VIX Peels Back as S&P 500 Stabilizes; High Volatility Still a Threat
VIX: S&P 500 INDEX VOLATILITY RECEDES FROM EXTREME HIGHS AS THE STOCK MARKET STABILIZES, BUT CROSS-ASSET VOLATILITY BENCHMARKS SUGGEST MORE PAIN AHEAD
- VIX ‘fear-gauge’ retreats from its highest reading since 2008 during the global financial crisis as the coronavirus outbreak paralyzes the global economy
- The S&P 500 Index selloff starts to stabilize as US stocks look to a wave of stimulus from the FOMC and Trump administration
- Cross-asset volatility measures still hang around extreme highs and underscores the degree of uncertainty, or risk, that continues to loom over market sentiment
The stock market selloff since mid-February has pushed the S&P 500 Index 30% lower from its all-time record high just below the 3,400 level. Despite aggressive action from the Federal Reserve and Trump administration to stimulate the economy, which are aimed at offsetting the economic cost of the coronavirus pandemic, bearish sentiment continues to steer stocks lower.
In fact, the stock market rout recorded over the last five trading sessions caused the S&P 500 Index to drop by 15% for its biggest weekly decline since October 2008 amid the global financial crisis. As global central banks and governments announce efforts to counter the novel coronavirus outbreak, however, the slide in stocks could start to decelerate.
QUADRUPLE WITCHING PRESSURES VIX ‘FEAR-GAUGE’ LOWER DESPITE DEEPER STOCK MARKET SELLOFF
Following the parabolic rise in the VIX Index to crisis-level highs over the last three weeks, the popular fear-gauge has started to pull back from near record readings. A higher VIX reading tends to indicate a higher degree of uncertainty and risk surrounding the direction of the S&P 500 Index over the next 30-days. As such, there is generally a strong inverse correlation between the S&P 500 and VIX Index.
Although, the retracement lower in the VIX Index might be explained partly by the technical impact of quadruple witching volatility as traders roll their expiring options and futures contracts. Also, other cross-asset volatility benchmarks suggest more pain could be ahead for stocks and other risk assets.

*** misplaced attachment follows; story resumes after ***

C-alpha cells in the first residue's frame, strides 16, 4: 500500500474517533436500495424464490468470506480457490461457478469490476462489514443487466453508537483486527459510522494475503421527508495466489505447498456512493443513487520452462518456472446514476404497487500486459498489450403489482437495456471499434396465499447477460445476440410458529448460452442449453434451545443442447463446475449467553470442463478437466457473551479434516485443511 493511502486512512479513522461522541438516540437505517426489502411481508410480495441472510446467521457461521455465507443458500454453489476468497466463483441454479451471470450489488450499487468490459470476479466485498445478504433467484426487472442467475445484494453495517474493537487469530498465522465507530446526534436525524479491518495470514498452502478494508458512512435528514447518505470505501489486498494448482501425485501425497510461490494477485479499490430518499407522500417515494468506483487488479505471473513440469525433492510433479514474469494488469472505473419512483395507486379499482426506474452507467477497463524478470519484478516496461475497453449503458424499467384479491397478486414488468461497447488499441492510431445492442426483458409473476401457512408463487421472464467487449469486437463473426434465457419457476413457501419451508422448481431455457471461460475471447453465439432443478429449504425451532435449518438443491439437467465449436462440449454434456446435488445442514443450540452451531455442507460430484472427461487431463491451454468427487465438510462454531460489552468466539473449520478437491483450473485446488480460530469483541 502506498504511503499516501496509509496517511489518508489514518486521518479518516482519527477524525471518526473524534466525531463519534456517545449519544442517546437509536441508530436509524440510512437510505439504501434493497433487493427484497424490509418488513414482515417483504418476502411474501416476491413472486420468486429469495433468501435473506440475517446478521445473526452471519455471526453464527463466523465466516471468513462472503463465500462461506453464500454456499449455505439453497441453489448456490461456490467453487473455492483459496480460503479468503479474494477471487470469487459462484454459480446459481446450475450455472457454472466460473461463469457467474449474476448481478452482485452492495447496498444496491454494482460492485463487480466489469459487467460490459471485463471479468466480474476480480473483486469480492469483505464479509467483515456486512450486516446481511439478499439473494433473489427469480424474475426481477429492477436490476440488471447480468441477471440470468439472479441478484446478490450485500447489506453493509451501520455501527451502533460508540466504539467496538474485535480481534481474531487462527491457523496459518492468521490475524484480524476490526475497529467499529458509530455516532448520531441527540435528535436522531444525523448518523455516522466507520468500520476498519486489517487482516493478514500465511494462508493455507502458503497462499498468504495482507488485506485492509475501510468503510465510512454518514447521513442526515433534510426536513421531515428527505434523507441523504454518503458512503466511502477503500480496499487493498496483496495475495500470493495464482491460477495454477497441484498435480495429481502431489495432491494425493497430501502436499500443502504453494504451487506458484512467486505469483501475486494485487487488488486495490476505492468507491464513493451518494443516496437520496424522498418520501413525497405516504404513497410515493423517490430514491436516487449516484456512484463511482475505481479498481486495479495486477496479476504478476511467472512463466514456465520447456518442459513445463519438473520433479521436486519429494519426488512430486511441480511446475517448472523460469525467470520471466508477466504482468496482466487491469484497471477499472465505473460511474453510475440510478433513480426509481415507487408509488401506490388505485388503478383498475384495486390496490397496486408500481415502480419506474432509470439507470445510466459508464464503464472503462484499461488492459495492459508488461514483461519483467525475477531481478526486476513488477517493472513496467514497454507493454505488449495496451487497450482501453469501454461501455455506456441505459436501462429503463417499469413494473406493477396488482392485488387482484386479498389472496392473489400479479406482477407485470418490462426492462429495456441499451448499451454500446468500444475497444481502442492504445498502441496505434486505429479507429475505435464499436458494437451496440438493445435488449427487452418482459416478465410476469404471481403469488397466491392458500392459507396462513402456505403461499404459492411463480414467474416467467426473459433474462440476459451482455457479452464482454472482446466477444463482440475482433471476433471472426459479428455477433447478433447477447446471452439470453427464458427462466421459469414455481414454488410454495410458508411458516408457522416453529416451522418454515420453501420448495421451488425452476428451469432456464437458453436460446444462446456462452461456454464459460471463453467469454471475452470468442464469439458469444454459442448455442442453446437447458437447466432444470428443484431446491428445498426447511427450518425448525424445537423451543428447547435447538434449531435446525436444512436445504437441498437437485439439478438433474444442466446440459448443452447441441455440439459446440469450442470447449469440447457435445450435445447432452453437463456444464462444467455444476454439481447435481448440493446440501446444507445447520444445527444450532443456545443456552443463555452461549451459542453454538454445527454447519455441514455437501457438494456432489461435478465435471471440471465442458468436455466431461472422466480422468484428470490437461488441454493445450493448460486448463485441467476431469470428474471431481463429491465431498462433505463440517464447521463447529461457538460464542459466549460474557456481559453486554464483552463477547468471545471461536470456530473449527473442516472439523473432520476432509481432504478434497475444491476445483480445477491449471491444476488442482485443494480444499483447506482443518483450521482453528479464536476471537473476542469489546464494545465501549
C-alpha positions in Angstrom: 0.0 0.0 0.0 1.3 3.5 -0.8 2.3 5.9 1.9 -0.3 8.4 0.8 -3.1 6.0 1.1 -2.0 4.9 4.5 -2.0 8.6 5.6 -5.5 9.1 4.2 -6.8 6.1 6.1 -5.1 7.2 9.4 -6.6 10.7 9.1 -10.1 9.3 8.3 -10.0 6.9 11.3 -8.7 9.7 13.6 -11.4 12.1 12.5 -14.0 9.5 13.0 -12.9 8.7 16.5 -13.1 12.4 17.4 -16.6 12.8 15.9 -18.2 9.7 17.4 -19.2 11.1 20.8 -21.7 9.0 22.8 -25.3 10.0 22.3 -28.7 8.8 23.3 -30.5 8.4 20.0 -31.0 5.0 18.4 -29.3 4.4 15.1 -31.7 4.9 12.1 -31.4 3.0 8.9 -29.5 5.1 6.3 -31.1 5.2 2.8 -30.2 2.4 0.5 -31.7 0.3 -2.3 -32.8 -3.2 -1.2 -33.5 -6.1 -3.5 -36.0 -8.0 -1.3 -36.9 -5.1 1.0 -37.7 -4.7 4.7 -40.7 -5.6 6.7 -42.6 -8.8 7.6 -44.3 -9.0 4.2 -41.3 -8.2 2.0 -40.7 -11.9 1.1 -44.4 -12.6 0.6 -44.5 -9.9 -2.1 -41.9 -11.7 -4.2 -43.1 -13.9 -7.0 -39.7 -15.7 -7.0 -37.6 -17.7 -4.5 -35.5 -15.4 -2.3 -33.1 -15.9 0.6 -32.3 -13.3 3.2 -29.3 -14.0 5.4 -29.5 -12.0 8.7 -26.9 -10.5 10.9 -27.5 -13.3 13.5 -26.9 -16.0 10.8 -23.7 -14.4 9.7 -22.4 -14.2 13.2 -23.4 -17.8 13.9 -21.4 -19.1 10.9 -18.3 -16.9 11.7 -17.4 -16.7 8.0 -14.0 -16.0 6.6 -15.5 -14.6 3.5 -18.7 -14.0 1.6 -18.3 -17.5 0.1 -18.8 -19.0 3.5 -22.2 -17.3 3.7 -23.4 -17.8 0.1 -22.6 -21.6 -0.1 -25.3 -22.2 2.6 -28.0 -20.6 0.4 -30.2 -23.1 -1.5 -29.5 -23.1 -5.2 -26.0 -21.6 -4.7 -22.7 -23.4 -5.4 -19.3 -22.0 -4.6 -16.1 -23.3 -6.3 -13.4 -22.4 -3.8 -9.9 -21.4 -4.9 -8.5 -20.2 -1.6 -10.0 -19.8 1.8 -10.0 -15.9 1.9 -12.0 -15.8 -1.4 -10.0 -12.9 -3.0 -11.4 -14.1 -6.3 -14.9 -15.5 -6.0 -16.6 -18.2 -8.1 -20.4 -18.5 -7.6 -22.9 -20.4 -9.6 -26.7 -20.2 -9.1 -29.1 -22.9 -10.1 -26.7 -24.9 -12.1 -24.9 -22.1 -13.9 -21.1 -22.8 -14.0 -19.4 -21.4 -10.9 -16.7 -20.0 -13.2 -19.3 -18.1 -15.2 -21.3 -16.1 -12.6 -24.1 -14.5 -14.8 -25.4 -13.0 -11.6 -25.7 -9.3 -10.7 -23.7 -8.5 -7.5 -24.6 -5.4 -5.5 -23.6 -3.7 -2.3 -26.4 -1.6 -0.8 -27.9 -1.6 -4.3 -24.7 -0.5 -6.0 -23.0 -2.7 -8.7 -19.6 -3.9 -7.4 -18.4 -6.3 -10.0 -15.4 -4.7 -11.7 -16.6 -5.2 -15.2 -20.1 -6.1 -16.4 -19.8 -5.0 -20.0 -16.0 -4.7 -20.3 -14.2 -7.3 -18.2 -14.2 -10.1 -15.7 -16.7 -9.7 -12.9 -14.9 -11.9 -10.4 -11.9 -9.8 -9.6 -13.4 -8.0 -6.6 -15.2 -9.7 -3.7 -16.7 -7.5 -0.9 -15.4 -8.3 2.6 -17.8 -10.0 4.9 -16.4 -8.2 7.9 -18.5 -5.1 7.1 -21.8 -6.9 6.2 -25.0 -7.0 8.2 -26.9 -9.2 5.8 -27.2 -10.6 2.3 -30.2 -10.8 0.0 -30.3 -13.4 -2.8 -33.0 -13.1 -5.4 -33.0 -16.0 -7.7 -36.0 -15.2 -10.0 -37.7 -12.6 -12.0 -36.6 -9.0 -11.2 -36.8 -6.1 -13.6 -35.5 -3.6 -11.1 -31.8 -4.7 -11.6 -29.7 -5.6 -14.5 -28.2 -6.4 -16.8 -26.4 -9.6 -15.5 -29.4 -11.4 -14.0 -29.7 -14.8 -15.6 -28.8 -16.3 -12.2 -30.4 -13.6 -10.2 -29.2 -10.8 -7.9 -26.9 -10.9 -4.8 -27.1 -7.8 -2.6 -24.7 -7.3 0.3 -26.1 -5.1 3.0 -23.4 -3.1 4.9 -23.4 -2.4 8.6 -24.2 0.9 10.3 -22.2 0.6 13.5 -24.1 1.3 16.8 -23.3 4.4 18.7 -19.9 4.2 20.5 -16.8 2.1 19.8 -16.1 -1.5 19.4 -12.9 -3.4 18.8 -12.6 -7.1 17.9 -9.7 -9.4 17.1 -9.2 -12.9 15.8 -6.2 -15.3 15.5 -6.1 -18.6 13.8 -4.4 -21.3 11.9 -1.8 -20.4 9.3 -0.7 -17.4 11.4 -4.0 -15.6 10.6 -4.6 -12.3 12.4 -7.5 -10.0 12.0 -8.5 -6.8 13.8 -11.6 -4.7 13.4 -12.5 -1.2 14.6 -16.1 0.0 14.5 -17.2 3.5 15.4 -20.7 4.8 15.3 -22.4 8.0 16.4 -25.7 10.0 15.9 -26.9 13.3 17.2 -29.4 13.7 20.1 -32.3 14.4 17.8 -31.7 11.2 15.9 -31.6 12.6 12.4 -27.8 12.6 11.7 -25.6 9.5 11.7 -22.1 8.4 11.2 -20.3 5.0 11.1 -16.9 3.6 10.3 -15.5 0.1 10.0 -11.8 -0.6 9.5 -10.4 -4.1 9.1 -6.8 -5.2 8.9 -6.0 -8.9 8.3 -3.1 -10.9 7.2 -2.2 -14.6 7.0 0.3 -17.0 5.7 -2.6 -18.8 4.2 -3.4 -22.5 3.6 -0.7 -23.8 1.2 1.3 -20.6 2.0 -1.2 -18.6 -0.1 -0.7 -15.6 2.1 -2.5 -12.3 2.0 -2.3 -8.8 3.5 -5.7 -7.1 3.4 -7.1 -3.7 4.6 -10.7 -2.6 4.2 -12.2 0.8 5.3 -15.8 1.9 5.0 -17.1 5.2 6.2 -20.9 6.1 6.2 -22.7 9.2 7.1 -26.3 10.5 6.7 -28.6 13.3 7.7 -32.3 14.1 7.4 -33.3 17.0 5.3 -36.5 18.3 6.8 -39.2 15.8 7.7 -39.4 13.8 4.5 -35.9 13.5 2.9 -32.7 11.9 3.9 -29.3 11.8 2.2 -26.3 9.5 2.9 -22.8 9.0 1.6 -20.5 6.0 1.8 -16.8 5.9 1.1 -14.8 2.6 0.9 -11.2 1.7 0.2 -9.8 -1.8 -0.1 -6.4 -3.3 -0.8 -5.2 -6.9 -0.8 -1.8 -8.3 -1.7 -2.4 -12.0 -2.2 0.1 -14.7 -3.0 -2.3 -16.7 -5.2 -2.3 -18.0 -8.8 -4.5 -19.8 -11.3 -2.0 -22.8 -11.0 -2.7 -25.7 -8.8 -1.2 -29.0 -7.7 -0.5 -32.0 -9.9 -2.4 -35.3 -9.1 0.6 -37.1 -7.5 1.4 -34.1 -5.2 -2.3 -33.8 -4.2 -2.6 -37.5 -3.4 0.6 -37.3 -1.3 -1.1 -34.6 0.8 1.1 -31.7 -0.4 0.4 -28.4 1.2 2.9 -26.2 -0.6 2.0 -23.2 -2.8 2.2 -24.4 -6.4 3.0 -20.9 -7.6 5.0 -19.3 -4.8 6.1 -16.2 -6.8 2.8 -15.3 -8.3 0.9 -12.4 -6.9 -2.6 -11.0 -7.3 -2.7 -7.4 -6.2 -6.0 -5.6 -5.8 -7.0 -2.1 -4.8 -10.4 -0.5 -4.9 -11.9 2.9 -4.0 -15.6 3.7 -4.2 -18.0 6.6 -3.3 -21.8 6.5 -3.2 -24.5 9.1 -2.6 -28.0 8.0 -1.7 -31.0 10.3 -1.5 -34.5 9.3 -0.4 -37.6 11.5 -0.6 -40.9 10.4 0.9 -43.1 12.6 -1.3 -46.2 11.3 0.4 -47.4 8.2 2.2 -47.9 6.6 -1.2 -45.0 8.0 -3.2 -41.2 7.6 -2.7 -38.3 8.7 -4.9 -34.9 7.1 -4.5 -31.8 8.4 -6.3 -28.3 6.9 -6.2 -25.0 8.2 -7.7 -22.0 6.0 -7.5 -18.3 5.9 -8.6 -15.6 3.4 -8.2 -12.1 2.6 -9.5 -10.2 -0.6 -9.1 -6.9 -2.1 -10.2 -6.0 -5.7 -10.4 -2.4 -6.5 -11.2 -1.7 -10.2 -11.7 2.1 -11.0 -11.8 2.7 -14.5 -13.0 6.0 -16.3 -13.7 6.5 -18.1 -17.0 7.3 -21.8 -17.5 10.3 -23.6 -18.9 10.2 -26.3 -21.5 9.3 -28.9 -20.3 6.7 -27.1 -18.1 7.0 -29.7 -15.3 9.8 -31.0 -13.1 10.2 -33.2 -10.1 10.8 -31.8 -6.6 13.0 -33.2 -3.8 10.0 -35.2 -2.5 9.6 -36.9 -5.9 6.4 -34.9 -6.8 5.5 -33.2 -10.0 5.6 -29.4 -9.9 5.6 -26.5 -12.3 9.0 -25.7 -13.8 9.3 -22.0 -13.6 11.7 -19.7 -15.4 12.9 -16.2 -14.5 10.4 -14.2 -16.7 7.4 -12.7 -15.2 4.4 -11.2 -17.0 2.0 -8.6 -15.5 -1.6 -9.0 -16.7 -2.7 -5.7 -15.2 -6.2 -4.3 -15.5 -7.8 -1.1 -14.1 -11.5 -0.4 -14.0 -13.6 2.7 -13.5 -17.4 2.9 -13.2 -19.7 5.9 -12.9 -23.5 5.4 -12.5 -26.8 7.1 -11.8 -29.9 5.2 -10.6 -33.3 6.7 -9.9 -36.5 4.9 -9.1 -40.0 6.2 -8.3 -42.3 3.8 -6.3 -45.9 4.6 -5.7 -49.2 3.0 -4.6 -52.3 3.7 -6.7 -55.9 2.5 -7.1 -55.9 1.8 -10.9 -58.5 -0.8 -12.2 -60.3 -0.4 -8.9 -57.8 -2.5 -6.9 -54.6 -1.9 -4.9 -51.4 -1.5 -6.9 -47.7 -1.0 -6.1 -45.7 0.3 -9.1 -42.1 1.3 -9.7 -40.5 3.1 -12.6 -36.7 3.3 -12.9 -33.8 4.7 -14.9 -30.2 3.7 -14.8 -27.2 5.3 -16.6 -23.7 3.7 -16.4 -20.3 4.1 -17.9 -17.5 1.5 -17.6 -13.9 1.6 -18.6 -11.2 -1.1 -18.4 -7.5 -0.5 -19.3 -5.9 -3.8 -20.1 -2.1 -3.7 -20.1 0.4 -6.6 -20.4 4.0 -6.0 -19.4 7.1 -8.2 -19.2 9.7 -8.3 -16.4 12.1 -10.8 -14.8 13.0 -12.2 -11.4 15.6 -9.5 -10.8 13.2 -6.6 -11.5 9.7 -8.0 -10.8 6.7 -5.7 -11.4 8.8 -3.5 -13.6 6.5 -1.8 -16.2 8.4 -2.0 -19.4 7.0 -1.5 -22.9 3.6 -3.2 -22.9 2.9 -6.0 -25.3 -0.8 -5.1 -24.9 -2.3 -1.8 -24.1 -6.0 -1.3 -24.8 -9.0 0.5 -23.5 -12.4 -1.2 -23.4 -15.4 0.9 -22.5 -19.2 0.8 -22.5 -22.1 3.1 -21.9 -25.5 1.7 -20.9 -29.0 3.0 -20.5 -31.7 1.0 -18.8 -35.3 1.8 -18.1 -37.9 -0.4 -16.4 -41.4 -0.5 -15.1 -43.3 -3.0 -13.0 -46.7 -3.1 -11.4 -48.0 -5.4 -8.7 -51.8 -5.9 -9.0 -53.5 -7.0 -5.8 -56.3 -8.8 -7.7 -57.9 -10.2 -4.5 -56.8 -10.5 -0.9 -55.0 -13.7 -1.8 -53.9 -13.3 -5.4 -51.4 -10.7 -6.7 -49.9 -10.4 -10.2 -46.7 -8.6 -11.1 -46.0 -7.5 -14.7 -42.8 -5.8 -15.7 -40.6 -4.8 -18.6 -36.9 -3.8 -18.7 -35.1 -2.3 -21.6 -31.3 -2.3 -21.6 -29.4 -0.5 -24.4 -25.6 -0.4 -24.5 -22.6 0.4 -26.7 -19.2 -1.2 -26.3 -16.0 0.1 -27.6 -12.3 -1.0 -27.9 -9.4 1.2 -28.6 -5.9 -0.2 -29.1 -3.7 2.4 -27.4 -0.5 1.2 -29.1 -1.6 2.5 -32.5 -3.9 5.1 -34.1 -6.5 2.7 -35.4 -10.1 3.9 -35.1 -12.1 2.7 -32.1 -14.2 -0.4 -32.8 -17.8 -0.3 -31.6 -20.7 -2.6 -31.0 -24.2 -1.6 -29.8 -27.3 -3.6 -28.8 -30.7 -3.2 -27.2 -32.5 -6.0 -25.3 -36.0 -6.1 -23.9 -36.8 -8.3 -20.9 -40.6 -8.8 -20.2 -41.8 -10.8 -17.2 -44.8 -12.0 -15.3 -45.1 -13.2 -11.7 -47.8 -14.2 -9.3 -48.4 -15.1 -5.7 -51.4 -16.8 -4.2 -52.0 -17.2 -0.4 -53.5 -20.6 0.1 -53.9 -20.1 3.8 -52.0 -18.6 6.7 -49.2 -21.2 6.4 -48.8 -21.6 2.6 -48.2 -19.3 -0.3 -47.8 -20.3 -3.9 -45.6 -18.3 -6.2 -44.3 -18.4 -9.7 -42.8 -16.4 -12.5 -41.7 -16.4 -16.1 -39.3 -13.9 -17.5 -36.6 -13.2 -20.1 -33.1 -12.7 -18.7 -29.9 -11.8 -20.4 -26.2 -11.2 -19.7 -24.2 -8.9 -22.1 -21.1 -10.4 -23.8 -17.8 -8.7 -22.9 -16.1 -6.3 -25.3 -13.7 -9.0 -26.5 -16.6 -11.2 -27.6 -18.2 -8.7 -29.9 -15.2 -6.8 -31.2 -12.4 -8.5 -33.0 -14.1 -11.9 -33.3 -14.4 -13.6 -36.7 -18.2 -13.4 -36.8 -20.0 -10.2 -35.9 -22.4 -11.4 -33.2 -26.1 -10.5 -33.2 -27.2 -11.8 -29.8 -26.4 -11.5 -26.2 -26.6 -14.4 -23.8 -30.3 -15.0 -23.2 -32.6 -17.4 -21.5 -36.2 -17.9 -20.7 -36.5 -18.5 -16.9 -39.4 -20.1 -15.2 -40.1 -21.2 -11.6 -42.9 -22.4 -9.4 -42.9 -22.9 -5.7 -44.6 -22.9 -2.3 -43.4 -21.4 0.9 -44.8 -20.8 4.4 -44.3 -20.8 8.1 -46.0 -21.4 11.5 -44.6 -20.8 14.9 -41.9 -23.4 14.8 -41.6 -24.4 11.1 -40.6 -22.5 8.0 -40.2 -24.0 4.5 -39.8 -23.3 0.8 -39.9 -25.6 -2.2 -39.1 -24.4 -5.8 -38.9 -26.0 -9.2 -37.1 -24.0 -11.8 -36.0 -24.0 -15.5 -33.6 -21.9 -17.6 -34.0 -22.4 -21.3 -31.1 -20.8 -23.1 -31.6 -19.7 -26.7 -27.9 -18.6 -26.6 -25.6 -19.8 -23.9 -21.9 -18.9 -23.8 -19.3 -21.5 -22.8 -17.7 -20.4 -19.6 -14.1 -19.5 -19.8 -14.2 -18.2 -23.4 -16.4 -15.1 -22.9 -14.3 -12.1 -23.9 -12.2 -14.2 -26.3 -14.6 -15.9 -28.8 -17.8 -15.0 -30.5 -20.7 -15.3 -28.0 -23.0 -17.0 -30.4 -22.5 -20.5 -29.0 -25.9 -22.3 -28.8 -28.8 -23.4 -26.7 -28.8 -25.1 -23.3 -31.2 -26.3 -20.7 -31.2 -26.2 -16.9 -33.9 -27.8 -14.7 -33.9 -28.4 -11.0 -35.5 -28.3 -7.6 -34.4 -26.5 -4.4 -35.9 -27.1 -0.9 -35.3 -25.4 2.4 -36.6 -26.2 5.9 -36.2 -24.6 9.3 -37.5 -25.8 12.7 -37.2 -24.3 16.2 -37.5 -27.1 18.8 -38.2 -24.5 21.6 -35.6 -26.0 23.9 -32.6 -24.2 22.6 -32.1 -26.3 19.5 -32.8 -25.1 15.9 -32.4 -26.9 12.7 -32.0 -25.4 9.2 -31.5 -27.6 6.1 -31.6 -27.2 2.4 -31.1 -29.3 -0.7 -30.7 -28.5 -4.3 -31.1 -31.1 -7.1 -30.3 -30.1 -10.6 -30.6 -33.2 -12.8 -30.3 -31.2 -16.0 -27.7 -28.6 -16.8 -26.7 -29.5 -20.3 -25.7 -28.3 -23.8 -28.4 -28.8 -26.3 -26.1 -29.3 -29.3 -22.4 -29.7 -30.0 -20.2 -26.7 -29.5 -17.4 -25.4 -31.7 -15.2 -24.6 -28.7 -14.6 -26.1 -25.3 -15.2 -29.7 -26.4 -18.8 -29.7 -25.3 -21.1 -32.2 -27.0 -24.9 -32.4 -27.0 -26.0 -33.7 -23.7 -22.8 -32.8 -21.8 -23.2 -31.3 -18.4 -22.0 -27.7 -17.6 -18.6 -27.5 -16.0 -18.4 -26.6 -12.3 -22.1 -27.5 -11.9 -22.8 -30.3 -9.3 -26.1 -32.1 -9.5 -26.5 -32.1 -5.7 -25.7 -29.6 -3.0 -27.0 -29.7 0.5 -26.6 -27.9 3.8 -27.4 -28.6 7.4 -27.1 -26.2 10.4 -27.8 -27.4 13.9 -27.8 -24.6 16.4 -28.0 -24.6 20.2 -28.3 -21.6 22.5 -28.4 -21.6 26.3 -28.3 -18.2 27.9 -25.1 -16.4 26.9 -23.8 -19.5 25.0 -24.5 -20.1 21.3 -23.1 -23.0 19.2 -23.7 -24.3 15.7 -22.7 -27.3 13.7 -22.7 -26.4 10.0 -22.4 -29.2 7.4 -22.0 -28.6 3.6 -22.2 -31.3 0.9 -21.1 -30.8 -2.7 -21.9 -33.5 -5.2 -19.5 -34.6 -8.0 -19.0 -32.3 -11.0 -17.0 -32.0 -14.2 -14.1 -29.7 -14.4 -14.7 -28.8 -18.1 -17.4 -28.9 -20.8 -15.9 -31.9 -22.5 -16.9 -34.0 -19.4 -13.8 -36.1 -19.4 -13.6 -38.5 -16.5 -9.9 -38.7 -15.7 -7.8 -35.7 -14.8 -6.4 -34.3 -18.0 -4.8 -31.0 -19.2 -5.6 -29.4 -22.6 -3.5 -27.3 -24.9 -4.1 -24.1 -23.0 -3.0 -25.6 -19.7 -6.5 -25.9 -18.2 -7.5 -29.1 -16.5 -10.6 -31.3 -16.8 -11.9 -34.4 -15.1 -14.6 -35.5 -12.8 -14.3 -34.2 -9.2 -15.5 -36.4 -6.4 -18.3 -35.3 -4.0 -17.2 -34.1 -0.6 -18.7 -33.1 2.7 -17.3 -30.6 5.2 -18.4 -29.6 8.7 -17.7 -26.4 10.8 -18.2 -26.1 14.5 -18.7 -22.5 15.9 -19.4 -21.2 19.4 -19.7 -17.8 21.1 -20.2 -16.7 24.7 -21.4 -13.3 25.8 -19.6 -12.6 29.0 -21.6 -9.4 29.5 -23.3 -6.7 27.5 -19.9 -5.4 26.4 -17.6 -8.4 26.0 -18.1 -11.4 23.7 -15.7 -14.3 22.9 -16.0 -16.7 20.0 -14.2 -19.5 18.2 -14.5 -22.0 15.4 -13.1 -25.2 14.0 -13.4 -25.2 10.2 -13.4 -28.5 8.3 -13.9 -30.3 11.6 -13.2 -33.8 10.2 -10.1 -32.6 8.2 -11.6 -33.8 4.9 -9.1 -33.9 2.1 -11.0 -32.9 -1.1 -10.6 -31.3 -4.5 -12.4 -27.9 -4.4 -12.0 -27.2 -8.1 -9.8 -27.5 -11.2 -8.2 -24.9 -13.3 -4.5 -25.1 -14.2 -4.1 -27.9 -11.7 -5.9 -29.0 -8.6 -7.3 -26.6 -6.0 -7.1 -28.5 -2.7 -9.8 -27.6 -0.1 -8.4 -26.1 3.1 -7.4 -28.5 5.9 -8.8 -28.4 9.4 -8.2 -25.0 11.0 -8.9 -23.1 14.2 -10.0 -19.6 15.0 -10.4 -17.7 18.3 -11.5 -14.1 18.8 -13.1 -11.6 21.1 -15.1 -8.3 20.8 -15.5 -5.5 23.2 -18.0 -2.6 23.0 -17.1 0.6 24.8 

VIX INDEX PRICE CHART OVERLAID WITH FX VOLATILITY, OIL VOLATILITY & HIGH YIELD VOLATILITY
As recession risk intensifies amid the worsening coronavirus pandemic and a confounding plunge in crude oil prices, the latest surge in cross-asset volatility is likely here to stay. Two volatility benchmarksreflecting 30-day implied volatility for crude oil and high yield corporate bonds, OVX and VXHYG, still linger around their highest readings on record while FX volatility climbs.
VOLATILITY IN HIGH YIELD CORPORATE BONDS SPELLS TROUBLE FOR THE S&P 500
The recent crash in crude oil and rekindled recession risk, which is likely fueling the rise in default risk faced by a significant portion of high-yield corporate bonds and CLO market, has caused VXHYG to slingshot to its highest reading on record. At the same time, the iShares High Yield Corporate Bond ETF (Ticker Symbol: HYG) crumbled at its fastest rate since – you guessed it – October 2008.
That said, VXHYG might stay elevated as credit markets remain under serious strain and could keep the VIX Index relatively anchored to these financial crisis-high levels of volatility. Correspondingly, the direction of high-yield corporate bonds, VXHYG and the VIX have potential to serve as bellwether to where the S&P 500 Index heads next.
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